Nice Traditional Kitchen photos

By | February 19, 2018

Some cool traditional kitchen images:

Euston Rural Pastimes Event 2014
traditional kitchen
Image by Dave Catchpole
Euston Rural Pastimes Event 2014
8th June 2014
Celebrating 23 Years!

A traditional, English Country Fair for all the family.

Has now been held every June for 23 years. It began as a fundraising show for our local Blackbourne Churches and St Nicholas’ Hospice Care with the kind permission of our President The Duke of Grafton, who allowed the event to be held in the magnificent setting of Euston Park.

Together with John Farrow (the farm manager at that time) and Tim Fogden we set up a volunteer committee, which has continued to run this successful one day Show. We have raised over £450,000 for our causes over the years.

The programme has been broadly similar each year, but with increasing entries the demand for space has required more parking and display areas. A new entrance between the stationary engines and stalls, leads past the traction engines to the new Grafton Ring specifically for tractors.

The main Norfolk Ring has a constant programme of events, displays, demonstrations and parades. It is surrounded by band music, a busy tea tent and further stalls. Leading past the Craft Tent, the Suffolk Ring is home to a large display of Heavy Horses. Nearby is the start of the hugely popular Farm Rides. It has also been associated with a magnificent display of flowers in Euston Church.

There are several catering outlets, but the most popular are the excellent lunches served in the Hall kitchen.

Keeping very much to the same format we hope to continue to attract the numbers, which filled the car park completely last year.

What to see:
Rural Crafts
Countryside Area
Steam Engines (Traction Engines, Road Roller, Commercial and Public Service Vehicles)
Heavy Horses
Classic and Vintage Cars
Stationary Engines
Three Show Rings (Norfolk, Suffolk & Grafton) featuring many display throughout the day.
This year featuring The Knights of the Damned jousting display team.
Performing in a fantastic, coloured costumed display of Medieval Jousting at its very best. Consisting of heroic mounted knights and their squires and enhanced by our own commentator the tournament begins with fanfares and introductions and ends with the dramatic thundering of hooves as the knights attempt to unhorse each other in the ‘JOUST’. Watch as the knights hone their skills by striking the man-shaped target, the quintain, and attempt to spear peasants heads off the ground at speed. The show also boasts superbly choreographed foot fights with unmerciless swords, flaming fireballs on chains and unyielding quarterstaffs as well as the knights romantically accepting favours from the ladies and fighting for their honour.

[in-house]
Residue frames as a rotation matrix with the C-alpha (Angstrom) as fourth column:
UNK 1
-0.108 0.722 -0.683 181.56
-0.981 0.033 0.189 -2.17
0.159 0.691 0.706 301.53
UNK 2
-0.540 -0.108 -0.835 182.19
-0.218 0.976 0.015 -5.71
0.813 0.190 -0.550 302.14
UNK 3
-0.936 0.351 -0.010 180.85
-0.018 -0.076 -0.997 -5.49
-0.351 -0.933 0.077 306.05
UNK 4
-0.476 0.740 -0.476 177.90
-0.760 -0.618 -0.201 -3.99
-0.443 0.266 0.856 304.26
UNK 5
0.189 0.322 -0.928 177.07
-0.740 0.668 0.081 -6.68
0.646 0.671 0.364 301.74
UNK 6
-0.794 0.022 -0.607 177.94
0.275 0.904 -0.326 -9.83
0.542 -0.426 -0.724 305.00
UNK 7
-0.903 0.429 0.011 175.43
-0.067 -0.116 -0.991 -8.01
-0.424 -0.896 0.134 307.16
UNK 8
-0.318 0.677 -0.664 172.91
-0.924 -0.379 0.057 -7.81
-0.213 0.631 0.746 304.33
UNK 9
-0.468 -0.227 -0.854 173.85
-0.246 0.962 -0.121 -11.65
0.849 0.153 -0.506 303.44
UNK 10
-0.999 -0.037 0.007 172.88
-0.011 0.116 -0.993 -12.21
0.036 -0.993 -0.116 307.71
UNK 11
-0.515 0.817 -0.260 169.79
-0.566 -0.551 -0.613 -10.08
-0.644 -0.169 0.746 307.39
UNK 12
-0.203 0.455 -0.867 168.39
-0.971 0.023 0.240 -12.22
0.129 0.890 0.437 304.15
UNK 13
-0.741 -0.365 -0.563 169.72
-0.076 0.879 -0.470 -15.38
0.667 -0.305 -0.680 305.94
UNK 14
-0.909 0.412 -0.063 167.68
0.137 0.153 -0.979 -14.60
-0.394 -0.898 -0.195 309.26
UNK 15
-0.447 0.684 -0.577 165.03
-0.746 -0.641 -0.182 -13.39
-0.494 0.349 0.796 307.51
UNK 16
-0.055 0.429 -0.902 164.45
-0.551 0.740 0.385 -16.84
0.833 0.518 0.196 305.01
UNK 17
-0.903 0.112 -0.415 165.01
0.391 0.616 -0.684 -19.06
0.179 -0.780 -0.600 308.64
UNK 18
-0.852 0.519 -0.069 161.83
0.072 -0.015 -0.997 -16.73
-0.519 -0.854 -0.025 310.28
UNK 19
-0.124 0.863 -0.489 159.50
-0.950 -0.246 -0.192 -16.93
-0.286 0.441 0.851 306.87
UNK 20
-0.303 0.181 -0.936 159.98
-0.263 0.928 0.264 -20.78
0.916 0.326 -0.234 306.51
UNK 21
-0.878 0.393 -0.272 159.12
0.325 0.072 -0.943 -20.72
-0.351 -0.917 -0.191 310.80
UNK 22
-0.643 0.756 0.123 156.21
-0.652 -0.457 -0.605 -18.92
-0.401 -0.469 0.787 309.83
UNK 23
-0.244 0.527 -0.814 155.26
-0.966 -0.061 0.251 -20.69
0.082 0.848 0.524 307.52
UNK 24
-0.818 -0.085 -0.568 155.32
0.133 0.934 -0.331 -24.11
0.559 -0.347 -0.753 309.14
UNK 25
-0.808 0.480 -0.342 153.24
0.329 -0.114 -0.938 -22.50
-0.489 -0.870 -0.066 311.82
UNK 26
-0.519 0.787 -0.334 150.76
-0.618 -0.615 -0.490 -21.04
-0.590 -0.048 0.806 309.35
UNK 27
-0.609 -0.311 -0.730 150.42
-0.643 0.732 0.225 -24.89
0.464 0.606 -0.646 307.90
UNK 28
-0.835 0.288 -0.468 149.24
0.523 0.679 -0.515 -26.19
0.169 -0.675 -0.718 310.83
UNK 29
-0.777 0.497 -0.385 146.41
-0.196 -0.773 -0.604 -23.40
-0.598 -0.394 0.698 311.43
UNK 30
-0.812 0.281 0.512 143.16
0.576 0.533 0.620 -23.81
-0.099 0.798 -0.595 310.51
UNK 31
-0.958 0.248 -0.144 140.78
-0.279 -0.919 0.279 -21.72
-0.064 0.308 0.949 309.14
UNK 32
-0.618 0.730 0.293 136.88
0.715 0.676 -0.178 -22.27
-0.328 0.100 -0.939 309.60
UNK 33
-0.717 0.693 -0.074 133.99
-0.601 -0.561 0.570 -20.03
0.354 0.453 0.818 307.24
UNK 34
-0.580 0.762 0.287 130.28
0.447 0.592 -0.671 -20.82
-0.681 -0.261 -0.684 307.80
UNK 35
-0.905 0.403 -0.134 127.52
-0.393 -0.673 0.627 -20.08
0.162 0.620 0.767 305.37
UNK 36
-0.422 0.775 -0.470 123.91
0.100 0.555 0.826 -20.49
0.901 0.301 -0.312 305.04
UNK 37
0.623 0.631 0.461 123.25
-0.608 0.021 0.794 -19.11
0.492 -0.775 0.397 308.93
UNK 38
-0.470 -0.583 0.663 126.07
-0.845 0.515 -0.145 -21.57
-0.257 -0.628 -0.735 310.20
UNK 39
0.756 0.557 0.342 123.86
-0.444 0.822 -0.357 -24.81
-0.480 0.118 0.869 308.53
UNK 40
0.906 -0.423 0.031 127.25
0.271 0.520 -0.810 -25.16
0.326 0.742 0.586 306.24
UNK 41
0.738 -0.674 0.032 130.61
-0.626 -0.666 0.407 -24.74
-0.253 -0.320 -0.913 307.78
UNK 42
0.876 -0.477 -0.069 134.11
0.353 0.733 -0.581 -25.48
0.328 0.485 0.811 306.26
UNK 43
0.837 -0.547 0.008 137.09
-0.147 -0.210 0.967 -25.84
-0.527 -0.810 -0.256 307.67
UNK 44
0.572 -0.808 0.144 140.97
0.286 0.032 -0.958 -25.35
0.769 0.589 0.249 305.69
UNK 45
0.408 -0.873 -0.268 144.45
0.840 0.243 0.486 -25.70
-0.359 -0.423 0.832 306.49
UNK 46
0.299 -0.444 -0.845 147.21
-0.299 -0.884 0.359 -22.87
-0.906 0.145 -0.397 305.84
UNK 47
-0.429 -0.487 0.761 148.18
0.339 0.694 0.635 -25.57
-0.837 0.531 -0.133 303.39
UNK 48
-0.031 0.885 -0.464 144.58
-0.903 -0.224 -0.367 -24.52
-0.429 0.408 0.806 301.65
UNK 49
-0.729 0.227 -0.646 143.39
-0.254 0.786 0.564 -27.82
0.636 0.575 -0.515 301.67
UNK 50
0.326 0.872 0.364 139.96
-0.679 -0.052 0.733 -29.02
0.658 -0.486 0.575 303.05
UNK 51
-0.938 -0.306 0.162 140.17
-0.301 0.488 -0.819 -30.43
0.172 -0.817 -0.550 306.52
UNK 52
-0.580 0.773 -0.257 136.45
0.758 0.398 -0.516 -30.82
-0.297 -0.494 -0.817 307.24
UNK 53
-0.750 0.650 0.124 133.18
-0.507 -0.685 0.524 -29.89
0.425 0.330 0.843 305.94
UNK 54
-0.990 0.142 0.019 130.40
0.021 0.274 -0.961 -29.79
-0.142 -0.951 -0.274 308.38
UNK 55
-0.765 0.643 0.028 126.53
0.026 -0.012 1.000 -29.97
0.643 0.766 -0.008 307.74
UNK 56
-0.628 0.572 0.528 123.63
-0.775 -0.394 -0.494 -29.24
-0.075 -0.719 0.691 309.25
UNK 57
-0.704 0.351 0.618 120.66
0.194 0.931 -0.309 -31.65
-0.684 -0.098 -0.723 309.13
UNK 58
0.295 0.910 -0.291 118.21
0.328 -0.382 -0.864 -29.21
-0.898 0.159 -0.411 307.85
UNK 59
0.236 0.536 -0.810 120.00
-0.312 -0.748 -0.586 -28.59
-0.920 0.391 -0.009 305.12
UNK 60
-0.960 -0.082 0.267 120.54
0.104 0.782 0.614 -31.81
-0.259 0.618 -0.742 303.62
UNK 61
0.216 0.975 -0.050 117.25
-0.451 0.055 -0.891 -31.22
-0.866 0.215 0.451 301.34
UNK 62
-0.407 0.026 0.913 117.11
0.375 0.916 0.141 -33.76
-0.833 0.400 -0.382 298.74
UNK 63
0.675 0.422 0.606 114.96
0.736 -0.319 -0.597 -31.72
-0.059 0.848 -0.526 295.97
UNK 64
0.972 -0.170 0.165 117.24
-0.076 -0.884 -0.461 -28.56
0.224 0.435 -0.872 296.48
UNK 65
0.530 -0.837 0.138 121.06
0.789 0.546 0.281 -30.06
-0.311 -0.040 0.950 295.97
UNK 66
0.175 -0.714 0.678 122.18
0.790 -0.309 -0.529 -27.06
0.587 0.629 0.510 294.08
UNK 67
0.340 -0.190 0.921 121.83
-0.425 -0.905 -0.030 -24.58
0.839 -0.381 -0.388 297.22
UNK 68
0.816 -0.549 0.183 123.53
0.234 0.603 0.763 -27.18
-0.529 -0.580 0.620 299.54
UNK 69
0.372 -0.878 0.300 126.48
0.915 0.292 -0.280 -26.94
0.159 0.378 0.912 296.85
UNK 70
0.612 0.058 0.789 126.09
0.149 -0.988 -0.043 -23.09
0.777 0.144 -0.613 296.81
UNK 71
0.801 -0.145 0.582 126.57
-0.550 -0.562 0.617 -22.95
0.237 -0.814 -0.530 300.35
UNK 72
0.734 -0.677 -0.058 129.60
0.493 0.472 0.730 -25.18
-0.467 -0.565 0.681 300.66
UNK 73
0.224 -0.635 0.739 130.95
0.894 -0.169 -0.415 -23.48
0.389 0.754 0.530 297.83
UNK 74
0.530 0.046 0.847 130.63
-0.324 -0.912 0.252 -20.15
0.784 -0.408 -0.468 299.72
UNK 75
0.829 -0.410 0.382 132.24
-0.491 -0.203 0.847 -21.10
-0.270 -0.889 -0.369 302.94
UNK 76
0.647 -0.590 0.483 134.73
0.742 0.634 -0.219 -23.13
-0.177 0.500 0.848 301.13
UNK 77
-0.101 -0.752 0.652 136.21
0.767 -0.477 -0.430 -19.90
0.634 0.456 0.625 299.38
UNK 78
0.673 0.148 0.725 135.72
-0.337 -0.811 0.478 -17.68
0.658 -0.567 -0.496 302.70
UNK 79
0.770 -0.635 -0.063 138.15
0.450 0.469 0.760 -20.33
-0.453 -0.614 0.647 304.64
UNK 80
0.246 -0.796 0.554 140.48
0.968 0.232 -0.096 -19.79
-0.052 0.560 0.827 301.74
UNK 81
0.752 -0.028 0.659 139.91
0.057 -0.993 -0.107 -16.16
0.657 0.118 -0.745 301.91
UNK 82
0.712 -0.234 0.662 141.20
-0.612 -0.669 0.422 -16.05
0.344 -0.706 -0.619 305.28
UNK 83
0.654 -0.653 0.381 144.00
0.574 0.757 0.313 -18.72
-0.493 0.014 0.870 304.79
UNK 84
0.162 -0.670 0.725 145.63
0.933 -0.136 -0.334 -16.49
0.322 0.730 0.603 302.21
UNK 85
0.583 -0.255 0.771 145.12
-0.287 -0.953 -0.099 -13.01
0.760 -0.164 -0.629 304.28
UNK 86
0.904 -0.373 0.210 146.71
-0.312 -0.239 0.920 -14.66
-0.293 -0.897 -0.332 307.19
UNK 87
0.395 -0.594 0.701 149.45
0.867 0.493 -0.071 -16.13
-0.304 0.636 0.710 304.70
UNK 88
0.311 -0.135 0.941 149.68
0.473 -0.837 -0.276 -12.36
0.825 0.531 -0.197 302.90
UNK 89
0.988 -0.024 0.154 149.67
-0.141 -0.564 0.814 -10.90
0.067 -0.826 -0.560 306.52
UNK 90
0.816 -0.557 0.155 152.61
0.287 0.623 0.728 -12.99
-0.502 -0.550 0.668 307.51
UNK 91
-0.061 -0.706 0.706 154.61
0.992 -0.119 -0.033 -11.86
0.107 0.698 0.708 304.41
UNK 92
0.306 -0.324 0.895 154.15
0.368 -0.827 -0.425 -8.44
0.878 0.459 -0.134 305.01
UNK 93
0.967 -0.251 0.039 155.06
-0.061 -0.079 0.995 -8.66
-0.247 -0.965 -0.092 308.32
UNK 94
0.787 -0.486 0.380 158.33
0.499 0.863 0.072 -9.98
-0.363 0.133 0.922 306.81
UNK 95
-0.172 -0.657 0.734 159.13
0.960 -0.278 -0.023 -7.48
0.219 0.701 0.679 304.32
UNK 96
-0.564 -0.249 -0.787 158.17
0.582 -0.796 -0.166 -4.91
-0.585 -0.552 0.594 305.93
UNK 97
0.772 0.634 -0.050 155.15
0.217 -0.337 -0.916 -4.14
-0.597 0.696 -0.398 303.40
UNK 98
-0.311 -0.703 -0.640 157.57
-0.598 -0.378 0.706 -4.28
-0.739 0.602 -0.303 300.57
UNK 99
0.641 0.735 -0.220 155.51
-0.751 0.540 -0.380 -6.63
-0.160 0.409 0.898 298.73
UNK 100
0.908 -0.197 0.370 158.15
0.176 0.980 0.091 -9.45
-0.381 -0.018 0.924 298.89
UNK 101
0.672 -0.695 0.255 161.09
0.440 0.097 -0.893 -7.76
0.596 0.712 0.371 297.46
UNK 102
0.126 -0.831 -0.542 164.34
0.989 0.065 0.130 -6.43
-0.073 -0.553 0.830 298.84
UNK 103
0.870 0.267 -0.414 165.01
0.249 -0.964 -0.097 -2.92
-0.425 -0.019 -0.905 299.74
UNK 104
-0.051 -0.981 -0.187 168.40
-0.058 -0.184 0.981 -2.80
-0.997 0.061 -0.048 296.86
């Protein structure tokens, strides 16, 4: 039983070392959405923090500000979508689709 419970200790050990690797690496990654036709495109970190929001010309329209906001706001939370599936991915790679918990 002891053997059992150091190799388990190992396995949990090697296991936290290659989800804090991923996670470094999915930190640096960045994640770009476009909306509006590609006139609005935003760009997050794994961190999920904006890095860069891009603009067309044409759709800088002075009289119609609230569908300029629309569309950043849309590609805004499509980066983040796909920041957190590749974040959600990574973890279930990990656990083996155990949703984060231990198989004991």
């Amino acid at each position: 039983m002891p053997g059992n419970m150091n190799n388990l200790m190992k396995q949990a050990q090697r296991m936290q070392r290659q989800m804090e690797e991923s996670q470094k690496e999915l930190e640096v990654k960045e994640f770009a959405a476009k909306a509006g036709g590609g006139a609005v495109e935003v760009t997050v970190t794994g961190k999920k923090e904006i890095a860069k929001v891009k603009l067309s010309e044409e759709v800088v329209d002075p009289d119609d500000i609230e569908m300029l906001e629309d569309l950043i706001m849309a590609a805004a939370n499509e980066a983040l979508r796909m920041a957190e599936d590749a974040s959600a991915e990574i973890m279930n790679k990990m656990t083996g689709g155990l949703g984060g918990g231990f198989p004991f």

The Far Patio, Quinta San José, Caracas, 1966
traditional kitchen
Image by A.Davey
We returned to Quinta San José to find it almost unrecognizable after a horrific remodeling.

While the redo may have made the house more modern and convenient, it was no longer a colonial hacienda.

The changes to the area seen here are, as best I can determine: 1) the walls no longer had the traditional band of dark blue paint at the base; grass had replaced the broke concrete pavement; the wall separating the residential patio from the kitchen patio had been removed; one or more trees had been taken out; and rounded doorways had either replaced the authentic rectangular openings or had been cut through walls where no doors had been before.

After we left Quinta San José, the lovely old colonial hacienda house that was our home Caracas, the owners, members of Venezuela’s oligarchy, carried out an extensive remodeling of the house.

The next tenant was to be the president of Venezuela’s leading ice cream company, Helados EFE.

Of course, the remodeling forever destroyed Quinta San José’s architectural integrity as an example of a colonial Venezuelan hacienda house.

In 1966, on our way to our new home in Bogotá, we paid a brief visit to our old home.

This undated photo has a stamp on the rear that reads" "ODUPERLY MEDELLIN" I assume the photo store in Bogotá sent the film to Medellín to be developed and/or printed. (A quick Web search suggests the firm is still in business or has been within the past decade.)

My original scan of an original non-digital image to which I own all rights.

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